Yours truly,
    Bill Hornbeck

  7. 5 April, 2008 11:36 am

    Love it Bill.
    Hey, I just checked out your website. You’re on a great path. Funny how the Lord has brought us all from different places to pursue worshipping him in truth and in Spirit. Have you checked out the stuff on WSCAL.edu? Alot of our profs have super helpful articles to read. You can find a lot of material there. Lots of current issues. Just click “meet our faculty” and then click on a prof or two.
    Also Shane Rosenthal has a website with a ton of stuff on there. I think it’s called ReformedINK. Also,(you might know about this already)but the “White Horse Inn” and “Modern Reformation” and the “Heidelblog” are from here too. Very Reformed stuff engaging contemporary problems. You’ll find some discussion on Calvary Chapel and Chuck Smith that jives with your own experience. I, for one, love Calvary Chapel because they were very kind to this impoverished sinner and they taught me to read my Bible without ceasing. And because they kept me in the Bible so often I had no choice but to embrace the Reformed tradition. I pray that my CC brothers who do know the Lord will persist in pursuing him more and more and will see the beauty of the Reformed tradition. That’s part of what C or C is all about 🙂
    Let’s stay in touch brother.

  8. 5 April, 2008 4:52 pm

    Thanks Chaos!

    My website, http://www.reformeddoctrine.org , is “frozen” in the sense that I can neither add new material nor retrieve comments. The last point may be good 🙂 My website needs a major overhaul. But, I am still pleased with what the website expresses. Thanks for your comments.

    Thanks also for sharing the website at WSCAL.edu. I added it as a “Favorite” bookmark. I did already have your “ReformedINK”, “White Horse Inn”, “Modern Reformation”, and the “Heidelblog”. I also like Riddleblog, Confessional Outhouse, House of Cards, Pyromaniacs, and Standard Bearer, among others.

    Speaking of Standard Bearer, what do you think of the Protestant Reformed Churches? I am very much attracted to them because of their faithfulness, passion, and promotion of Reformed doctrine. I also think they are right on their key points of unconditional covenant, their denial of common grace, and their denial of the well-meant offer. Their website is http://www.prca.org which can also bring you to Standard Bearer. They are accused of being Hyper-Calvinists, but I do not agree. The term “Hyper-Calvinist” is too often loosely slung by the accuser at those who are more Calvinist than they (the accuser) are. In any event, please tell me your impressions, good or bad, of Protestant Reformed Churches. Currently, I attend Grace Presbyterian Church, a PCA church.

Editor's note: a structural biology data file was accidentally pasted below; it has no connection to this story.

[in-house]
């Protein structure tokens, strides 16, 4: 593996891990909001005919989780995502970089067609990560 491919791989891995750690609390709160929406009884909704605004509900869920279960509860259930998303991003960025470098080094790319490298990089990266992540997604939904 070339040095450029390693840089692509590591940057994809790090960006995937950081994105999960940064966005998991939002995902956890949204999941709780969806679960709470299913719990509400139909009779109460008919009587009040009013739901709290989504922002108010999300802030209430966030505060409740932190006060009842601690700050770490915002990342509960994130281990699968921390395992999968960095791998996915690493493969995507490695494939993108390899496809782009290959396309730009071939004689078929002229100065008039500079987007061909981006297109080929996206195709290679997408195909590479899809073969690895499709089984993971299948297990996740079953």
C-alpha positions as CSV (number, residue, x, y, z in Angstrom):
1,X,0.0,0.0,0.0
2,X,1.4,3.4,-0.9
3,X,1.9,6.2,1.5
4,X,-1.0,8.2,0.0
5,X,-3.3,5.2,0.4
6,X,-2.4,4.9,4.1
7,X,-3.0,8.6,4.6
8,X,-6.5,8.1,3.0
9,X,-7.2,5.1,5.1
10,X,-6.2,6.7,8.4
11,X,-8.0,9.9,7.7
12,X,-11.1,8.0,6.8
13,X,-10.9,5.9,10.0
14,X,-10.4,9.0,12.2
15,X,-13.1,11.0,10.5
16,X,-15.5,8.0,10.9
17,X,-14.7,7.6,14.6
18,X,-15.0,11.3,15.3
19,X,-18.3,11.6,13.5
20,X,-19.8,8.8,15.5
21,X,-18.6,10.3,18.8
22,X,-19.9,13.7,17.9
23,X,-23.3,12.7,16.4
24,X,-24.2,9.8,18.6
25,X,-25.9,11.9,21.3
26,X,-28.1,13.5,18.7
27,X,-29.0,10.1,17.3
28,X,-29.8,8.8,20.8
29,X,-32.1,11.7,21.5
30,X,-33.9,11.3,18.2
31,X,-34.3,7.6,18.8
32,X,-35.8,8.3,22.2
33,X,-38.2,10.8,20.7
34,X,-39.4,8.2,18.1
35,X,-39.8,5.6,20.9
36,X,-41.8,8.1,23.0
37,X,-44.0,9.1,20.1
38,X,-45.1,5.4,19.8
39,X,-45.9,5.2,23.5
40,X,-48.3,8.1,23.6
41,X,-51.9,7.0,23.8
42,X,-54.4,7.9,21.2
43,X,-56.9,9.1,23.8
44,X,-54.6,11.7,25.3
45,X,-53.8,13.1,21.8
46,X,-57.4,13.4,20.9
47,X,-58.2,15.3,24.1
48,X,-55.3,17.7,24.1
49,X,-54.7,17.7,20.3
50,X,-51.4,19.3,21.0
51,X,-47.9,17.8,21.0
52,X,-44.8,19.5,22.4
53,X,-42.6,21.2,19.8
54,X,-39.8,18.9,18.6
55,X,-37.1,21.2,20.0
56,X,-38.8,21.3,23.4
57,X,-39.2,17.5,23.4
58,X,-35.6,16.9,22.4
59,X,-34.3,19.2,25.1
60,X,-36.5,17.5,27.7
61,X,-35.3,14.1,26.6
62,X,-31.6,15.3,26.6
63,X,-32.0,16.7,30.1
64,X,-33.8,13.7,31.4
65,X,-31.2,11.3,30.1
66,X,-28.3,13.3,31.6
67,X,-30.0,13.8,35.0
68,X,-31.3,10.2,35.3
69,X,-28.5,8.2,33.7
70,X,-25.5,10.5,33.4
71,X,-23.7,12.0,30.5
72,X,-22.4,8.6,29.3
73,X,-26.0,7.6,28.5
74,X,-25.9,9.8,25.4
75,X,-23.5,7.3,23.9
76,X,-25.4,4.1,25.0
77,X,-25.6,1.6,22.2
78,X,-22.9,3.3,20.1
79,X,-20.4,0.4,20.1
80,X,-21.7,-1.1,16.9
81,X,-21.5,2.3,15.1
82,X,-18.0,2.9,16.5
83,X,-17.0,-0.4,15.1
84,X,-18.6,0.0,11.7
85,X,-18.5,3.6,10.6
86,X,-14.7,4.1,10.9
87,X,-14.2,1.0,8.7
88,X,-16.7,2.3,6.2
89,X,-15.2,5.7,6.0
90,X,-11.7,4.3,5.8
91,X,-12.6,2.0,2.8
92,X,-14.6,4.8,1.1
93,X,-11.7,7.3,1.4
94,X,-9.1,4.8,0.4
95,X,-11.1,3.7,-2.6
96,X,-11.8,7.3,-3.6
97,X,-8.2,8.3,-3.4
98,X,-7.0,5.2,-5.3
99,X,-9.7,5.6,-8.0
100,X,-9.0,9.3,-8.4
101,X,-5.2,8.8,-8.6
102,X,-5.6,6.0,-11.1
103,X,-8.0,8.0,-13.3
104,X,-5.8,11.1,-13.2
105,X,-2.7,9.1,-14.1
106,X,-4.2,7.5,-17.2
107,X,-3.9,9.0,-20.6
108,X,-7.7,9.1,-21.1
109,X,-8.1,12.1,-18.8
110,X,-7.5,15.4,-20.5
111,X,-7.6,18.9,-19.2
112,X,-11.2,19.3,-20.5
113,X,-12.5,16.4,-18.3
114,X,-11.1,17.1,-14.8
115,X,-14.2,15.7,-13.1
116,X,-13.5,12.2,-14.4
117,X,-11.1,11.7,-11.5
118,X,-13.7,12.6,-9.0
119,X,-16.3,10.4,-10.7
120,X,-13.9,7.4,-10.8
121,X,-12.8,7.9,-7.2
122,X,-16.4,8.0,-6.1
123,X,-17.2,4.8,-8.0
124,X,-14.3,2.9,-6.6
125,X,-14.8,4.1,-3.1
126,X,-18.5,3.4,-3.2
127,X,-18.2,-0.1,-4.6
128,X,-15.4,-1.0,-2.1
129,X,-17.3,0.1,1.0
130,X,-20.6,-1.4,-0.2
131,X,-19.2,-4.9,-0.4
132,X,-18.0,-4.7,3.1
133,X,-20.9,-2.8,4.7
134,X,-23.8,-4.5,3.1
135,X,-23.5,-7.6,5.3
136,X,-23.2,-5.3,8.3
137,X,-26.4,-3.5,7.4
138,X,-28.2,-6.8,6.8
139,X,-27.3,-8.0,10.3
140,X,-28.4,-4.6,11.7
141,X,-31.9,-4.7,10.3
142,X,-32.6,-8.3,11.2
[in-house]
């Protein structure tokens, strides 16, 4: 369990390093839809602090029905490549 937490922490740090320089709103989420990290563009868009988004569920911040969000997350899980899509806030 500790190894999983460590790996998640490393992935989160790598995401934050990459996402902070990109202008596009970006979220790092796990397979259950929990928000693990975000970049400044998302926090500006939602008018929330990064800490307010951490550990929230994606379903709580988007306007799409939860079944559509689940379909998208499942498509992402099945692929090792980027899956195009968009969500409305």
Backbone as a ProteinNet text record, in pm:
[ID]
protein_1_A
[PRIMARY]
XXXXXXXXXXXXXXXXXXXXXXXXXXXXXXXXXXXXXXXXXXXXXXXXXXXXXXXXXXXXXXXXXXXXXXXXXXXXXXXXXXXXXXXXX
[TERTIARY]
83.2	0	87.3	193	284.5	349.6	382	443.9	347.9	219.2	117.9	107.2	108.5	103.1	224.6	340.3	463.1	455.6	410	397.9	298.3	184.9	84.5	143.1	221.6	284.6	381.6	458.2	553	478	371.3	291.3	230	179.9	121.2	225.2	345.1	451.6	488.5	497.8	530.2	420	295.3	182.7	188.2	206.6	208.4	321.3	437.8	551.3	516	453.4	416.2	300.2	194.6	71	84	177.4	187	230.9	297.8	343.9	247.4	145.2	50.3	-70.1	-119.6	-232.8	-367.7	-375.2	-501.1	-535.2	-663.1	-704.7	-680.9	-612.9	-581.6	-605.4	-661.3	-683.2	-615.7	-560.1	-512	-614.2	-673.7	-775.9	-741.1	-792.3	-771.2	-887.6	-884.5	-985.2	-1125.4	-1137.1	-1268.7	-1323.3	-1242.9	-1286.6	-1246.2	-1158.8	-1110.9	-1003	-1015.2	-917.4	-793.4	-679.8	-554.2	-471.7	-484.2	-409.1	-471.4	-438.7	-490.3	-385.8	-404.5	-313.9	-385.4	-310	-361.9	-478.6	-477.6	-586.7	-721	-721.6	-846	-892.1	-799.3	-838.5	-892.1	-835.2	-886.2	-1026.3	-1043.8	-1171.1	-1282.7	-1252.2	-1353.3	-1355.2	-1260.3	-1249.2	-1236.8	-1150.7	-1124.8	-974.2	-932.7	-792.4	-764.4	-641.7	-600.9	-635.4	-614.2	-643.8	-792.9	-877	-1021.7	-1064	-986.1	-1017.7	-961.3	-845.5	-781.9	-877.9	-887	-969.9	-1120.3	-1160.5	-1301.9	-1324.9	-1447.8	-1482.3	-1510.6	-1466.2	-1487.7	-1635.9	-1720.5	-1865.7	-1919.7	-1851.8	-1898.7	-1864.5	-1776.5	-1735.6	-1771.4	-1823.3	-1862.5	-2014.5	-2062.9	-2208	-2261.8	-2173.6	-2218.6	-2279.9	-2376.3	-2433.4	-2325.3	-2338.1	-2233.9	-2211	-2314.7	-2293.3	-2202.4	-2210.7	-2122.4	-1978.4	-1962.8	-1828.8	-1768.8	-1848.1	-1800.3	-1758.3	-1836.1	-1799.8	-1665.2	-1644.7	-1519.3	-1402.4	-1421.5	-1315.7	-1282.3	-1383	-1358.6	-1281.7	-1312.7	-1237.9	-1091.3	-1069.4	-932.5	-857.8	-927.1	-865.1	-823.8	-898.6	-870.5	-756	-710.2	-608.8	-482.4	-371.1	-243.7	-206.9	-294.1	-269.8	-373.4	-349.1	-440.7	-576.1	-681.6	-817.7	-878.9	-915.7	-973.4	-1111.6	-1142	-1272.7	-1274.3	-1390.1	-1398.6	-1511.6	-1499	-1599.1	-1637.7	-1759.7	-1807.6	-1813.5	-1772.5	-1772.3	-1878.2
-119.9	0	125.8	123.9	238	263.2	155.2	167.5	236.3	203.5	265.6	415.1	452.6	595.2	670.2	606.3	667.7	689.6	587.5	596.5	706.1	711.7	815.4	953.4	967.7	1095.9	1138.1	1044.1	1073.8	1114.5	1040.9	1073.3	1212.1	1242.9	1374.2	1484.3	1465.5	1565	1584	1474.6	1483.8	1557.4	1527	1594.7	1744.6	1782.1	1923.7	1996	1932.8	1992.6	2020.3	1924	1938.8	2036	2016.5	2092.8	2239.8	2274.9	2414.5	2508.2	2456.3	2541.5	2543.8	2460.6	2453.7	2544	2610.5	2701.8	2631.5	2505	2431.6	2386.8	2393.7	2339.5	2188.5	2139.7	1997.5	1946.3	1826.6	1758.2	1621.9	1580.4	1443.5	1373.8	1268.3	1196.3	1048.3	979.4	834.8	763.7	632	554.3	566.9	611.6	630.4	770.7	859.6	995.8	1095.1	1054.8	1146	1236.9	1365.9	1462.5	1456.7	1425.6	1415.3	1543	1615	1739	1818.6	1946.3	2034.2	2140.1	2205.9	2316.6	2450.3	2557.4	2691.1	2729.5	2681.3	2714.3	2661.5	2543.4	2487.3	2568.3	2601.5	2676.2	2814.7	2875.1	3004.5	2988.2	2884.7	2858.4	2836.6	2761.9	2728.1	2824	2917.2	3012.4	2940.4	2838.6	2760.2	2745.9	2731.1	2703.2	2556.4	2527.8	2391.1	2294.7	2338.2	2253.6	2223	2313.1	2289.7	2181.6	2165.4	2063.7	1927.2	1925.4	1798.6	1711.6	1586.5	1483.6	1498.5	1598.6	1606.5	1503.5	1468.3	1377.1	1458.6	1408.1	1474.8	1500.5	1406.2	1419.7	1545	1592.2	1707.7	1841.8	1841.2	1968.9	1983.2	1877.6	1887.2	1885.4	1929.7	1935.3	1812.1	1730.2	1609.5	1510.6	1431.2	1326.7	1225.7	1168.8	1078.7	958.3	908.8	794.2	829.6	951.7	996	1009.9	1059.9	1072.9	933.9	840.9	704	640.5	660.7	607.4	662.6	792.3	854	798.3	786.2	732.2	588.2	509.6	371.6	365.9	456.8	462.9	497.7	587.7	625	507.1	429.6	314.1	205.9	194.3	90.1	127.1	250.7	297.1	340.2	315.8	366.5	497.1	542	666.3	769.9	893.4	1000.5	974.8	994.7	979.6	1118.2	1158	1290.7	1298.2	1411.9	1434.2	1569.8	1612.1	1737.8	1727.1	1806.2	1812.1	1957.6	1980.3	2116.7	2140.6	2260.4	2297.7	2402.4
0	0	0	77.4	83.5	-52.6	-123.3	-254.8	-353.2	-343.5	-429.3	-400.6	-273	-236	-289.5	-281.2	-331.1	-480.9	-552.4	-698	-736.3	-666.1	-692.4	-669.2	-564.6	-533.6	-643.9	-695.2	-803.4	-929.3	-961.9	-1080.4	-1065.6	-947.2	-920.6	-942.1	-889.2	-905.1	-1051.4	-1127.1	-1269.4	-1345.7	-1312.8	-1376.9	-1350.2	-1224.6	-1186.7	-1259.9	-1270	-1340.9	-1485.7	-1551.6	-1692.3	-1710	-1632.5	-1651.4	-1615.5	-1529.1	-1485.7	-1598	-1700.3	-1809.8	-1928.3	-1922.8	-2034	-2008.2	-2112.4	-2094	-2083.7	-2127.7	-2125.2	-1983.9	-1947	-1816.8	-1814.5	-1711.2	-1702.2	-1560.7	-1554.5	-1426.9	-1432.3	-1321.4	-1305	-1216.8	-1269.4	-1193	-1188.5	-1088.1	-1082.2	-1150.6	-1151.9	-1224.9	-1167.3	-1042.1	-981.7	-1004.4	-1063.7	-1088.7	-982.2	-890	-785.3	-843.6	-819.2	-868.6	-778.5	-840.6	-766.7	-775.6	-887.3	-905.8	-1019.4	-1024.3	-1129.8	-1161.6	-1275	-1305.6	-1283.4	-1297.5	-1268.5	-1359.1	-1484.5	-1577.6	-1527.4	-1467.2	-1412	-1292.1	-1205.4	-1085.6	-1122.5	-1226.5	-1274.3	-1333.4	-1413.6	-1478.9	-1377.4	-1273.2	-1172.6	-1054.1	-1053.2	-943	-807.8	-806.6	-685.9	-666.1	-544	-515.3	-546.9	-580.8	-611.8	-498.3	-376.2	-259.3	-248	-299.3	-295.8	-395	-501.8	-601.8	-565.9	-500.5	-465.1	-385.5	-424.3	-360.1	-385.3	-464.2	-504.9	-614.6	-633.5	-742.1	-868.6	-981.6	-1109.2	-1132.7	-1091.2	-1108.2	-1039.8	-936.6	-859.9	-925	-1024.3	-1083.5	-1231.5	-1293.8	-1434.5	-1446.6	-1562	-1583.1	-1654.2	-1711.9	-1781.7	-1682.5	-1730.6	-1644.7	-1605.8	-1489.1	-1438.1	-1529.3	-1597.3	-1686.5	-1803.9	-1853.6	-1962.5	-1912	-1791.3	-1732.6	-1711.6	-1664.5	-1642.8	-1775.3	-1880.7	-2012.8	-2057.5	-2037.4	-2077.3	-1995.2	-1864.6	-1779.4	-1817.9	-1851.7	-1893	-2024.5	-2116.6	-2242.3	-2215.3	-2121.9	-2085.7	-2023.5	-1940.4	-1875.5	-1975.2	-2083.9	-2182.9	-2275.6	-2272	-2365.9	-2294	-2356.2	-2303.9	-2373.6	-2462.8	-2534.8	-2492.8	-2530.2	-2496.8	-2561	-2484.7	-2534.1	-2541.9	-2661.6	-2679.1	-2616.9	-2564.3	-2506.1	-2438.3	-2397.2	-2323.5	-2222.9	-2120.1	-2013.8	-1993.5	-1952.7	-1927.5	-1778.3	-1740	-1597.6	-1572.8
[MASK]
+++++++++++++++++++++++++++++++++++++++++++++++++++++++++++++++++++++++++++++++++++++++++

I am pleased to see your love and reaching out to Calvary Chapel instead of just dismissing them. I think I alternate from being critical of a group (not just CC) to also reaching out to the group. Your example is a good one for me to follow, so I reach out more. Keep up your good work, your encouragements, your reaching out, your example, and your teaching! God bless you!

    Yours truly,
    Bill

  9. 6 April, 2008 11:24 pm

    Sounds great. I also attend a PCA church here in Escondido. PCA New Life. It’s been great. I can’t say enough about the session there. 3 great pastors and I think around 10 incredible elders. They’ve been so good to us.
    As far as the PRCA goes we’ll have to discuss this after my paper which is not ready for lift off and which is due Tues at 10. A lot of exegetical data that I have to focus into some sort of useful form.
    One recommendation for a different perspective on common grace (it’s good to look at several views):

    http://wscal.edu/bookstore/store/details.php?id=916

    See you when I finish my paper, Chief.

    p